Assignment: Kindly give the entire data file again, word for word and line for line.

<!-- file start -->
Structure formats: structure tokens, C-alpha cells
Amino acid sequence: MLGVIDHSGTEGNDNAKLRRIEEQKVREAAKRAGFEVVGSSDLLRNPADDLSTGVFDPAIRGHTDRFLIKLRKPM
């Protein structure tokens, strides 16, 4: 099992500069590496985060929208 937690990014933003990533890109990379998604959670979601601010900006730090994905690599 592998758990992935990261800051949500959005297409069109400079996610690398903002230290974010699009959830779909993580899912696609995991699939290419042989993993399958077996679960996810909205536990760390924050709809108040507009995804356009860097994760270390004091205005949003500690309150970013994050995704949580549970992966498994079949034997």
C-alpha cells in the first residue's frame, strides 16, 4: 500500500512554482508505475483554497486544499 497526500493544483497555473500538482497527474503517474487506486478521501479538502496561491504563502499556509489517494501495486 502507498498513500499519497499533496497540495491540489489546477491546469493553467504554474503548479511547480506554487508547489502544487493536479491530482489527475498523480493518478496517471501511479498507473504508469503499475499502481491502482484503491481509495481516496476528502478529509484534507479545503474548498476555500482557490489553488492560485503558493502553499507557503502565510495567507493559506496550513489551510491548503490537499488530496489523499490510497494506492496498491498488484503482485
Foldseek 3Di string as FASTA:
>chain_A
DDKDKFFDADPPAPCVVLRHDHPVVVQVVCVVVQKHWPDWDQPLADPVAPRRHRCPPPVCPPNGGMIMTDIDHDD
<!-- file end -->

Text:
Structure formats: structure tokens, C-alpha cells
Amino acid sequence: MLGVIDHSGTEGNDNAKLRRIEEQKVREAAKRAGFEVVGSSDLLRNPADDLSTGVFDPAIRGHTDRFLIKLRKPM
């Protein structure tokens, strides 16, 4: 099992500069590496985060929208 937690990014933003990533890109990379998604959670979601601010900006730090994905690599 592998758990992935990261800051949500959005297409069109400079996610690398903002230290974010699009959830779909993580899912696609995991699939290419042989993993399958077996679960996810909205536990760390924050709809108040507009995804356009860097994760270390004091205005949003500690309150970013994050995704949580549970992966498994079949034997």
C-alpha cells in the first residue's frame, strides 16, 4: 500500500512554482508505475483554497486544499 497526500493544483497555473500538482497527474503517474487506486478521501479538502496561491504563502499556509489517494501495486 502507498498513500499519497499533496497540495491540489489546477491546469493553467504554474503548479511547480506554487508547489502544487493536479491530482489527475498523480493518478496517471501511479498507473504508469503499475499502481491502482484503491481509495481516496476528502478529509484534507479545503474548498476555500482557490489553488492560485503558493502553499507557503502565510495567507493559506496550513489551510491548503490537499488530496489523499490510497494506492496498491498488484503482485
Foldseek 3Di string as FASTA:
>chain_A
DDKDKFFDADPPAPCVVLRHDHPVVVQVVCVVVQKHWPDWDQPLADPVAPRRHRCPPPVCPPNGGMIMTDIDHDD